29. Played with ferrets
  30. Saw Shakespeare performed in Stratford, ON
  31. Eloped to and married in Algonquin Park
  32. Received spread in Globe & Mail from my PR efforts
  33. Saw George Carlin, Bill Cosby and Billy Connelly on stage (Gods)
  34. Skated on the Rideau Canal during Winterlude
  35. Eulogized my grandparents
  36. Traveled to both coasts with grandparents
  37. Had my heart broken
  38. Discovered bipedal locomotion (hey, it was the 60s)
  39. Watched the movie My Favorite Year
  40. Received an electric typewriter for Christmas
  41. Saw the crystal structure of the active site of a GTPase (it’s a geek thing, but beautiful)
  42. Watched the Toronto Marlies make the Calder Cup Finals (see also ‘heart broken’)
  43. Saw an ad I created on the Toronto Transit system
  44. Met Peter Noone of Herman’s Hermits
  45. Discovered sex (again, not first; obviously, this list is not in order; strangely, Star Wars still ranks higher)
  46. Witnessed Toronto Varsity Blues win Vanier Cup on blocked last-second field goal attempt
  47. Rode in a submarine in Hawaii
  48. Did astral photography on a mountain top in Hawaii
  49. Birth (it meant a lot to me)
  50. Celebrated 40th birthday at pool hall with wonderful friends

The Maples – A short story

Center Bar

“The maples?”

“Still there,” Lucy smiled. “They look like hell, but they’re there.”

“I thought the hurricane took everything out,” Jeremy replied.

“Actually, the ice storm in February did the most damage. About half the trees split at the trunk, so the whole copse leans to the left.”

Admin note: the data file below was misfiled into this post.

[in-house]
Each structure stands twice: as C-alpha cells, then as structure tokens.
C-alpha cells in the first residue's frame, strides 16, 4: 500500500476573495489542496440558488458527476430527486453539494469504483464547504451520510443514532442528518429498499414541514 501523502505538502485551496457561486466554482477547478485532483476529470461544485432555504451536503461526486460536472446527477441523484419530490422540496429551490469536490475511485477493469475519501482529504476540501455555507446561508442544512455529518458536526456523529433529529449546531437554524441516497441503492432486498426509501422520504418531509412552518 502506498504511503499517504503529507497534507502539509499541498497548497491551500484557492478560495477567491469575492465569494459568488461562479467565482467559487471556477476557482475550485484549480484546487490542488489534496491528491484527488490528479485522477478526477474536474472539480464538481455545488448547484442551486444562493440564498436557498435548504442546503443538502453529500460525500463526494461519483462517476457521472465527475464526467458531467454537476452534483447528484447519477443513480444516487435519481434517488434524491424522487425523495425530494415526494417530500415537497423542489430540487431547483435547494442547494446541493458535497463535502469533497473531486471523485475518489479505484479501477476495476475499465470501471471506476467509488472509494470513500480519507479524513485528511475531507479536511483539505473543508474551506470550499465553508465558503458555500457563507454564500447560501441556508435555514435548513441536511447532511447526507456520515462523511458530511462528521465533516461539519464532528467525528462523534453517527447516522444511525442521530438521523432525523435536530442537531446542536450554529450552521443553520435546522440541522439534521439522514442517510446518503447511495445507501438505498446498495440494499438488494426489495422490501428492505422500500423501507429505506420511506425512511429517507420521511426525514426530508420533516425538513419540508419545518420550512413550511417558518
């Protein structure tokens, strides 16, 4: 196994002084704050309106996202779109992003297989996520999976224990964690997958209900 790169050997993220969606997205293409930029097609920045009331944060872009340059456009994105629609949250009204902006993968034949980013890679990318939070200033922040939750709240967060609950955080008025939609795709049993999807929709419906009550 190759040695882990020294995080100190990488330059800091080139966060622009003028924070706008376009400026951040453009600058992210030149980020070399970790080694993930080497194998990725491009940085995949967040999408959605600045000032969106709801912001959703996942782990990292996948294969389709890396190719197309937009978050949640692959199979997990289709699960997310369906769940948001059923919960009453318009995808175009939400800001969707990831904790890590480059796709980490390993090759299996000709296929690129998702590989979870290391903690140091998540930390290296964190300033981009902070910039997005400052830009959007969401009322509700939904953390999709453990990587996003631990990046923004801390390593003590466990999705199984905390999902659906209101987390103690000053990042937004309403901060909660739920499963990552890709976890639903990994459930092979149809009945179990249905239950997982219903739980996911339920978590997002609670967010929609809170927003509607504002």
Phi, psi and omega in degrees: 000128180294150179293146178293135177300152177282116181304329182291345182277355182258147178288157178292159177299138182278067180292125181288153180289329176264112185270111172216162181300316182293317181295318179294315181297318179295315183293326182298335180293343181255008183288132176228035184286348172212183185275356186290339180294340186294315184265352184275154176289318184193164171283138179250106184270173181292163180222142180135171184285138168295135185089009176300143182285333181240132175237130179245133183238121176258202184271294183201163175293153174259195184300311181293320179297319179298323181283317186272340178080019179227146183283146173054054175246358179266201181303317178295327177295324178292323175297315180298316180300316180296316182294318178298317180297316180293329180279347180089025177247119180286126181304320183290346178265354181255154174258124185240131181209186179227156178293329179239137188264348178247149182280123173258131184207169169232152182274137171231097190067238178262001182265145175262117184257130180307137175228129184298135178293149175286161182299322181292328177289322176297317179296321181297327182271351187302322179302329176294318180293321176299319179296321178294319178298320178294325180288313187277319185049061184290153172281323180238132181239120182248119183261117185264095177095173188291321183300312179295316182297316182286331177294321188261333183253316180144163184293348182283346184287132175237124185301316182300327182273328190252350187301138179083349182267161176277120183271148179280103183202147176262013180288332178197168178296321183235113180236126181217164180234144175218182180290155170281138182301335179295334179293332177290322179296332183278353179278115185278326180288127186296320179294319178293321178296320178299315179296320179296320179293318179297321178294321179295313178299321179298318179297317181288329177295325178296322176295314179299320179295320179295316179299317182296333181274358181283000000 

Jeremy smiled at her, eyes alight.

“What?”

“The whole ‘copse’?” he teased.

She slapped his arm, causing his rye and coke to splatter. She mopped the mess with her napkin as he licked the alcohol from his fingers.

“Well, it’s hardly a forest. There are what? Twenty trees?”

“Sounds right, from what I remember.”

Lucy sipped at her straw, taking in the new Jeremy as she took in her iced tea. He had come a long way from the torn jeans and sleeveless sweatshirt she remembered from school.

Truth be told, she too was a long way from the matching couture of her younger days, knock-off Gucci and Prada long replaced by Mommy and Dadda.

“So, what kind of law?” she asked.

“Corporate mostly,” he said. “M&As, takeovers, trusts.”

“A real-life Gordon Gecko!”

He laughed.

“Nothing that sexy. No Darryl Hannahs in my life. Although, I am okay with greed…within reason.”

“Still. New York City.”

“Might as well be Albuquerque for all I get to see the city,” he replied. “Most days, I sit in boardrooms watching people talk to tape recorders and then reading transcripts of the same conversation to verify the transcriptionist isn’t an idiot or deaf.”

Lucy rolled her eyes.

“Seriously, if I wasn’t charging $750 an hour to play Tetris, I’d go back to bicycle repair.”

Lucy’s eyes widened.